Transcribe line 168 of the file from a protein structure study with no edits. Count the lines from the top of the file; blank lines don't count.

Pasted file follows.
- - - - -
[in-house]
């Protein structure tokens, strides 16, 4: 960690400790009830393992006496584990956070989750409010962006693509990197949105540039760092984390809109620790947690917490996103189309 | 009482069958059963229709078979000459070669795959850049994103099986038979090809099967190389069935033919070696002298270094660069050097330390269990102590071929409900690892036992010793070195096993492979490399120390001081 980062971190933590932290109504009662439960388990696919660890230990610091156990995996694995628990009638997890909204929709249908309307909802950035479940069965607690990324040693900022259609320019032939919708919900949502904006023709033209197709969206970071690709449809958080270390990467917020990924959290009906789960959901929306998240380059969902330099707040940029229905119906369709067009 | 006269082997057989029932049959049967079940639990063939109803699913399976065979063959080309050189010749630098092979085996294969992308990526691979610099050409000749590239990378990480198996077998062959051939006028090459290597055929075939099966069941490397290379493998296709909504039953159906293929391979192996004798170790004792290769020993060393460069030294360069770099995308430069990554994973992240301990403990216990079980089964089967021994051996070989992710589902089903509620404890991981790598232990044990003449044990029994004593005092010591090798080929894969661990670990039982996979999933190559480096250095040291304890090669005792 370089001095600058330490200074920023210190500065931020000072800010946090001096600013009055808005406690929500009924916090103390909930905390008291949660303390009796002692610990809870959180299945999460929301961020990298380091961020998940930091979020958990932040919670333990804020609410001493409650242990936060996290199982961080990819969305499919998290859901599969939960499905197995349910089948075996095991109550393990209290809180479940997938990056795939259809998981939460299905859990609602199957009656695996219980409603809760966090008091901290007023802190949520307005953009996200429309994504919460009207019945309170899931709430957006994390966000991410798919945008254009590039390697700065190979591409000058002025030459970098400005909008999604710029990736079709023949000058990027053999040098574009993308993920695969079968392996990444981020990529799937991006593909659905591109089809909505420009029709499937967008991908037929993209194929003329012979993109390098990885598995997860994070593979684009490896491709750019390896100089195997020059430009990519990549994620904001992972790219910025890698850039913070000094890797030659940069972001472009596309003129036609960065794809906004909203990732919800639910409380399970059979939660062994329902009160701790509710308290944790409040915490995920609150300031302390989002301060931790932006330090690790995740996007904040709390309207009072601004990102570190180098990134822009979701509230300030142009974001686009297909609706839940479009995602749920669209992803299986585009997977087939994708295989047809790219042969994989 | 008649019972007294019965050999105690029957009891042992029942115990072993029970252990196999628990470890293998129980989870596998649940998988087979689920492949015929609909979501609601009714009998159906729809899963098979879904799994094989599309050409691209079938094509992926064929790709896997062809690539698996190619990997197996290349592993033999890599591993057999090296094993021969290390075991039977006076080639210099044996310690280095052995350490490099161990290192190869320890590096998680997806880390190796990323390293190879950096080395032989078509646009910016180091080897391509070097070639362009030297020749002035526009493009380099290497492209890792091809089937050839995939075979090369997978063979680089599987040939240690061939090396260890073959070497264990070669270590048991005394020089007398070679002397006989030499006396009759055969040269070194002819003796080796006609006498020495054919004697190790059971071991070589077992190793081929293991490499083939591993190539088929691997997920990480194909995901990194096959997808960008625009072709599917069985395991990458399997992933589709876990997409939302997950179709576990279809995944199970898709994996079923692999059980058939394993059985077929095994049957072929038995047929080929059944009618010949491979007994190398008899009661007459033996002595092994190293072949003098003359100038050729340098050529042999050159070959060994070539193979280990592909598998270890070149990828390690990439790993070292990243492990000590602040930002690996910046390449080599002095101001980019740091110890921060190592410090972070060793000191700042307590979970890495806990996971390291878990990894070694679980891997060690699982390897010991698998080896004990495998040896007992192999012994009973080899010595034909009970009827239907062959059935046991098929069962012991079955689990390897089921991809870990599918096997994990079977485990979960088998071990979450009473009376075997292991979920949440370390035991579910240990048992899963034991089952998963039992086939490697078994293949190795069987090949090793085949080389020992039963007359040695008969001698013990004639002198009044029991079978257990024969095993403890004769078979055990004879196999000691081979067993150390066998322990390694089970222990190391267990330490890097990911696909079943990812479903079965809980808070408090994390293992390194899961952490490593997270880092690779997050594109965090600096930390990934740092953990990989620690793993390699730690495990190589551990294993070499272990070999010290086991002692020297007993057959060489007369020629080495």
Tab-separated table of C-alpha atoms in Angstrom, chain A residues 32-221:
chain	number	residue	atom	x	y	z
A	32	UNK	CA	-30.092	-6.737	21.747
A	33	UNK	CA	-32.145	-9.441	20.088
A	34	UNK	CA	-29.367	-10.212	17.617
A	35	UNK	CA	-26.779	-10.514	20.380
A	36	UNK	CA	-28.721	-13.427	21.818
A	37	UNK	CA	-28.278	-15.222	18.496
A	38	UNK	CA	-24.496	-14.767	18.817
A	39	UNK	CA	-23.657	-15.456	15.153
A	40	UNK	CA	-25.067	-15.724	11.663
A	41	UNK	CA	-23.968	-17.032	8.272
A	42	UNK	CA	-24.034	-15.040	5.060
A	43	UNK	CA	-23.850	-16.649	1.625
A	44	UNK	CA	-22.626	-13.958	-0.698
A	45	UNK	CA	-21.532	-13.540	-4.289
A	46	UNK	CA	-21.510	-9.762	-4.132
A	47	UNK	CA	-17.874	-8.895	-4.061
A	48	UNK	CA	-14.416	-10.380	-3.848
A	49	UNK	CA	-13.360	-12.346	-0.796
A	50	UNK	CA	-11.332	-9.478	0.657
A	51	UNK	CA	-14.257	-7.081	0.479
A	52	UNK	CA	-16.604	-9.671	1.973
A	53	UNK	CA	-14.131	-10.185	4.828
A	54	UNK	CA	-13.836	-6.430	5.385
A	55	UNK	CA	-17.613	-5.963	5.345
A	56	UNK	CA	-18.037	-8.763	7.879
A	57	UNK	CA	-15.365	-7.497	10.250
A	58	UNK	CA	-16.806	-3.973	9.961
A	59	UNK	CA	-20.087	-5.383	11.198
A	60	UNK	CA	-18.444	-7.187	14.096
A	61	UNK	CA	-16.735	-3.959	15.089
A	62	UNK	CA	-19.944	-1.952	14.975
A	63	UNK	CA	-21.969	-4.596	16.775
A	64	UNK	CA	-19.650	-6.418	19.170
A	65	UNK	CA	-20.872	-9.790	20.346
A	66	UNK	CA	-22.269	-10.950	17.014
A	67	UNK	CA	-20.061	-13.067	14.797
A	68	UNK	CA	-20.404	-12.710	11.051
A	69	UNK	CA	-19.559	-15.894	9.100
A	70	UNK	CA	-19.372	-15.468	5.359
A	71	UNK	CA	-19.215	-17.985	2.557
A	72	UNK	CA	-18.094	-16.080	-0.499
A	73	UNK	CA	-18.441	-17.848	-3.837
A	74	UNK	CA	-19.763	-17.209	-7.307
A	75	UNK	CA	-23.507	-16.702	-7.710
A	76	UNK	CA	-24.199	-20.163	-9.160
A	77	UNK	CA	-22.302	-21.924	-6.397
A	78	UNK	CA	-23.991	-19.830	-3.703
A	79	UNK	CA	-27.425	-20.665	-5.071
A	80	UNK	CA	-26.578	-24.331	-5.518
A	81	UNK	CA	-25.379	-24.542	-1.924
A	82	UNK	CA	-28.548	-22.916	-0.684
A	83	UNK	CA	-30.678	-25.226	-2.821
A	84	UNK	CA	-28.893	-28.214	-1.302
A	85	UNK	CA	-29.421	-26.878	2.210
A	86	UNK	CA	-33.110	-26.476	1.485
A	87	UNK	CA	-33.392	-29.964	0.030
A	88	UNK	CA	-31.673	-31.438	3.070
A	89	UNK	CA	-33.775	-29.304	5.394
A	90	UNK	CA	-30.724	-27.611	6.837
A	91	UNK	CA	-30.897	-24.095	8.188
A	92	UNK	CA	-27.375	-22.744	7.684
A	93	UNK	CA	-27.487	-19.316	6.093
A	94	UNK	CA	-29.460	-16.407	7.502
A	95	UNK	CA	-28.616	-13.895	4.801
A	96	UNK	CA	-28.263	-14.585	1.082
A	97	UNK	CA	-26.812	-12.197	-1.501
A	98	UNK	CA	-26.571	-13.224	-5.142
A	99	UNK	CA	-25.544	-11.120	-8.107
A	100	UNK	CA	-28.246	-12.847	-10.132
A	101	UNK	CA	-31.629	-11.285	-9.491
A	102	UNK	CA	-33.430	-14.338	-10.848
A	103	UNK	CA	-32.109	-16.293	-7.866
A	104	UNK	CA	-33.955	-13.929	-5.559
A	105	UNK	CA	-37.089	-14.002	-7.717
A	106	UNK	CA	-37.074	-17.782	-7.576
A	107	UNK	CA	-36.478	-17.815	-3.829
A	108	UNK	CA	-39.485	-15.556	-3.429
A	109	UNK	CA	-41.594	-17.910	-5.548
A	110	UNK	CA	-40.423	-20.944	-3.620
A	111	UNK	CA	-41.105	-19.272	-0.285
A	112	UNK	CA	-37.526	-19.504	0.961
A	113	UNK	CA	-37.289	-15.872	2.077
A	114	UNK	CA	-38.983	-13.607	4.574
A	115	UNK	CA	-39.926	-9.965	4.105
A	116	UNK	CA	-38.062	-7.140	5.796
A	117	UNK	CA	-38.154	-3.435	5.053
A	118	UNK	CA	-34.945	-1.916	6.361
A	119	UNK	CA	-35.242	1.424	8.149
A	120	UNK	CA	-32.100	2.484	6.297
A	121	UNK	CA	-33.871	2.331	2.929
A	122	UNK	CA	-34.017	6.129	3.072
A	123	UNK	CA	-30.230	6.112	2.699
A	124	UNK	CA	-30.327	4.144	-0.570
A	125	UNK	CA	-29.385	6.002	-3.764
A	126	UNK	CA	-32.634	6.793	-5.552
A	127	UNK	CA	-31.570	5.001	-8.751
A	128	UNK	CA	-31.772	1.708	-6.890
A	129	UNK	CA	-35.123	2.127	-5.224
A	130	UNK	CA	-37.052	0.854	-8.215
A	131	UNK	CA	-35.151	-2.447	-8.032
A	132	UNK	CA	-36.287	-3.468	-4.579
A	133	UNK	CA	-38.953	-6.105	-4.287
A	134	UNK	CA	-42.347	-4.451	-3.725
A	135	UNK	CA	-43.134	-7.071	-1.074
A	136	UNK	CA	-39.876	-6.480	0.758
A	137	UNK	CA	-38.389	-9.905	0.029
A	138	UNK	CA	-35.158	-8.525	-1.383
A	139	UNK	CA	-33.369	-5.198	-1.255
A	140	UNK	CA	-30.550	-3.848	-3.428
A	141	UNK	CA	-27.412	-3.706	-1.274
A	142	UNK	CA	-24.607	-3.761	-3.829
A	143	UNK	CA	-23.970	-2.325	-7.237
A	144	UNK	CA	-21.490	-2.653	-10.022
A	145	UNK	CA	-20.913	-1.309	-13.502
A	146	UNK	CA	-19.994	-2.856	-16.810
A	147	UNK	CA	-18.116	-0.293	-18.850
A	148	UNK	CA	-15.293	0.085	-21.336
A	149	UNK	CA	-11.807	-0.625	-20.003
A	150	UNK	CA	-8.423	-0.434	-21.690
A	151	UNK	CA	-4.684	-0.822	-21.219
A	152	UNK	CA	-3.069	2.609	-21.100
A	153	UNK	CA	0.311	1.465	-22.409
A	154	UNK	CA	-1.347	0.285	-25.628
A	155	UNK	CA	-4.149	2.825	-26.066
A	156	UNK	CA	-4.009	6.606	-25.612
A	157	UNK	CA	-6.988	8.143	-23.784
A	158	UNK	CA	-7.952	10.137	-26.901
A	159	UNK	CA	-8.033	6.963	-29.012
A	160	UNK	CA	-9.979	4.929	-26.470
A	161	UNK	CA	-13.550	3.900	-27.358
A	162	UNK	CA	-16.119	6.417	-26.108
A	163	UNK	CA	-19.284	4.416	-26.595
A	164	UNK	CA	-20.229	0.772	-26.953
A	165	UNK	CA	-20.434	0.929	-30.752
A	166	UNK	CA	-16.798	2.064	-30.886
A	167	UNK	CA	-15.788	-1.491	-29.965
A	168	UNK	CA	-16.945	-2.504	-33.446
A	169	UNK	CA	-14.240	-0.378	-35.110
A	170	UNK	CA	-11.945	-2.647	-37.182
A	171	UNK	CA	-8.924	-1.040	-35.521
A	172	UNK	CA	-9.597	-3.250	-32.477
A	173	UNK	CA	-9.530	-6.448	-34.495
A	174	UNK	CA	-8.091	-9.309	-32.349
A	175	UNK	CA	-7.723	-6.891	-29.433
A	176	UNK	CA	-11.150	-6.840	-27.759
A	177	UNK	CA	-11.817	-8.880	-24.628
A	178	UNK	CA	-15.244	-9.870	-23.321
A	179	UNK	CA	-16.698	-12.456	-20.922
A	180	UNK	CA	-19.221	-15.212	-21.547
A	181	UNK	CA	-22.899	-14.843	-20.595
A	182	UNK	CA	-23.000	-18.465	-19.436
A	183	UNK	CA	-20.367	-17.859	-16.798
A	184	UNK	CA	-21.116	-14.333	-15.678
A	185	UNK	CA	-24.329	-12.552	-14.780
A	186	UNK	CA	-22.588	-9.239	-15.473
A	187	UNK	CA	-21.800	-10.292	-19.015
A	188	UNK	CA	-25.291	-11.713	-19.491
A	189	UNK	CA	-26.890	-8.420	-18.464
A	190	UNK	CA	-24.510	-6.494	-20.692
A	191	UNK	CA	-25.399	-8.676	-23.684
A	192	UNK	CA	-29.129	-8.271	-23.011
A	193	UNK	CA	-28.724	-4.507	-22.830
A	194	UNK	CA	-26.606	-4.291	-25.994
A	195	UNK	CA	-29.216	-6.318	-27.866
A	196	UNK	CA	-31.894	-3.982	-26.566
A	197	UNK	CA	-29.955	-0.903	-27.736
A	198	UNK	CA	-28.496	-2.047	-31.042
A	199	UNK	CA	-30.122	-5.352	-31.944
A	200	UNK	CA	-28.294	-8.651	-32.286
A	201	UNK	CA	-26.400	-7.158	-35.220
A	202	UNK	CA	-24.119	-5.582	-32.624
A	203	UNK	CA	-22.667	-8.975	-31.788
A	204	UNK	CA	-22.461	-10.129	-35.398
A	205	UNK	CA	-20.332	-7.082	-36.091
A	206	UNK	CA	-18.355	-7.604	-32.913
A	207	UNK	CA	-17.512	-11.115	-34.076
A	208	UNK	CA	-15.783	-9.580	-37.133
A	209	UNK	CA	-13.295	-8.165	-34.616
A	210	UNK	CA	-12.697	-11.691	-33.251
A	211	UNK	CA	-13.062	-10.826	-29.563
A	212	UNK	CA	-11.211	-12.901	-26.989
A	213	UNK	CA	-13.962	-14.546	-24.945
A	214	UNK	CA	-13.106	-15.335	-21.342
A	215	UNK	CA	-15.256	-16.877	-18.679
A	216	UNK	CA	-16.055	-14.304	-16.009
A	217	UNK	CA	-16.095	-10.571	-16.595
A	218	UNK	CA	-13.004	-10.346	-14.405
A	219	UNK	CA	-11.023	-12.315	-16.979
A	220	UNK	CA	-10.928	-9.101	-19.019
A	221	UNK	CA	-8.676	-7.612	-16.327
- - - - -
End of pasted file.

A	195	UNK	CA	-29.216	-6.318	-27.866